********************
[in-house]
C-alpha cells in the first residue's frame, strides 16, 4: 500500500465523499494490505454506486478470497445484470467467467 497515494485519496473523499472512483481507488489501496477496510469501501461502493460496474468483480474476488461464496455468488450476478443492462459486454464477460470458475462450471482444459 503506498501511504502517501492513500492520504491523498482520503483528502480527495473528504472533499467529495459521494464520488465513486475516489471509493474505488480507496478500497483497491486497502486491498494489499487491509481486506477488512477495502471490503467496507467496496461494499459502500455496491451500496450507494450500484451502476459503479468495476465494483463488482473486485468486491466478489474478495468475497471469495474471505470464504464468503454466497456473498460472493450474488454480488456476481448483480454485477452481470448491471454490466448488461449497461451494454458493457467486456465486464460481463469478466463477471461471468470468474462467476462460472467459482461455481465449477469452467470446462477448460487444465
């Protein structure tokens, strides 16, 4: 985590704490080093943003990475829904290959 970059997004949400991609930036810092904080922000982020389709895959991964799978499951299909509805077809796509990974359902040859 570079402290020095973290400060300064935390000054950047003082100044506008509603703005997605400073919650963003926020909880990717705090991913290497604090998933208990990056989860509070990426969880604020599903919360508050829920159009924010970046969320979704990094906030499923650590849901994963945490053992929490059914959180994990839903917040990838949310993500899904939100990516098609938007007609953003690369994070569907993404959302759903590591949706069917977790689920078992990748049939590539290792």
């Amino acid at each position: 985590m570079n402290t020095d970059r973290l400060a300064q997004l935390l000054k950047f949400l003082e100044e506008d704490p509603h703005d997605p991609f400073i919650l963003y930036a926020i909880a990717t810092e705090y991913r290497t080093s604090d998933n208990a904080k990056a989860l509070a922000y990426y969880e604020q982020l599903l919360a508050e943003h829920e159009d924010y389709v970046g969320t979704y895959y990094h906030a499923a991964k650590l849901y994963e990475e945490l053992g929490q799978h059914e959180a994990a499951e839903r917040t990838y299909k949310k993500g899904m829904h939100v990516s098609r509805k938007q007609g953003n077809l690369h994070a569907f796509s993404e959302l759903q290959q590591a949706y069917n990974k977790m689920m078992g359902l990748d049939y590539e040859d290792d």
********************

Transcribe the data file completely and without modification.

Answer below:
[in-house]
C-alpha cells in the first residue's frame, strides 16, 4: 500500500465523499494490505454506486478470497445484470467467467 497515494485519496473523499472512483481507488489501496477496510469501501461502493460496474468483480474476488461464496455468488450476478443492462459486454464477460470458475462450471482444459 503506498501511504502517501492513500492520504491523498482520503483528502480527495473528504472533499467529495459521494464520488465513486475516489471509493474505488480507496478500497483497491486497502486491498494489499487491509481486506477488512477495502471490503467496507467496496461494499459502500455496491451500496450507494450500484451502476459503479468495476465494483463488482473486485468486491466478489474478495468475497471469495474471505470464504464468503454466497456473498460472493450474488454480488456476481448483480454485477452481470448491471454490466448488461449497461451494454458493457467486456465486464460481463469478466463477471461471468470468474462467476462460472467459482461455481465449477469452467470446462477448460487444465
């Protein structure tokens, strides 16, 4: 985590704490080093943003990475829904290959 970059997004949400991609930036810092904080922000982020389709895959991964799978499951299909509805077809796509990974359902040859 570079402290020095973290400060300064935390000054950047003082100044506008509603703005997605400073919650963003926020909880990717705090991913290497604090998933208990990056989860509070990426969880604020599903919360508050829920159009924010970046969320979704990094906030499923650590849901994963945490053992929490059914959180994990839903917040990838949310993500899904939100990516098609938007007609953003690369994070569907993404959302759903590591949706069917977790689920078992990748049939590539290792």
């Amino acid at each position: 985590m570079n402290t020095d970059r973290l400060a300064q997004l935390l000054k950047f949400l003082e100044e506008d704490p509603h703005d997605p991609f400073i919650l963003y930036a926020i909880a990717t810092e705090y991913r290497t080093s604090d998933n208990a904080k990056a989860l509070a922000y990426y969880e604020q982020l599903l919360a508050e943003h829920e159009d924010y389709v970046g969320t979704y895959y990094h906030a499923a991964k650590l849901y994963e990475e945490l053992g929490q799978h059914e959180a994990a499951e839903r917040t990838y299909k949310k993500g899904m829904h939100v990516s098609r509805k938007q007609g953003n077809l690369h994070a569907f796509s993404e959302l759903q290959q590591a949706y069917n990974k977790m689920m078992g359902l990748d049939y590539e040859d290792d």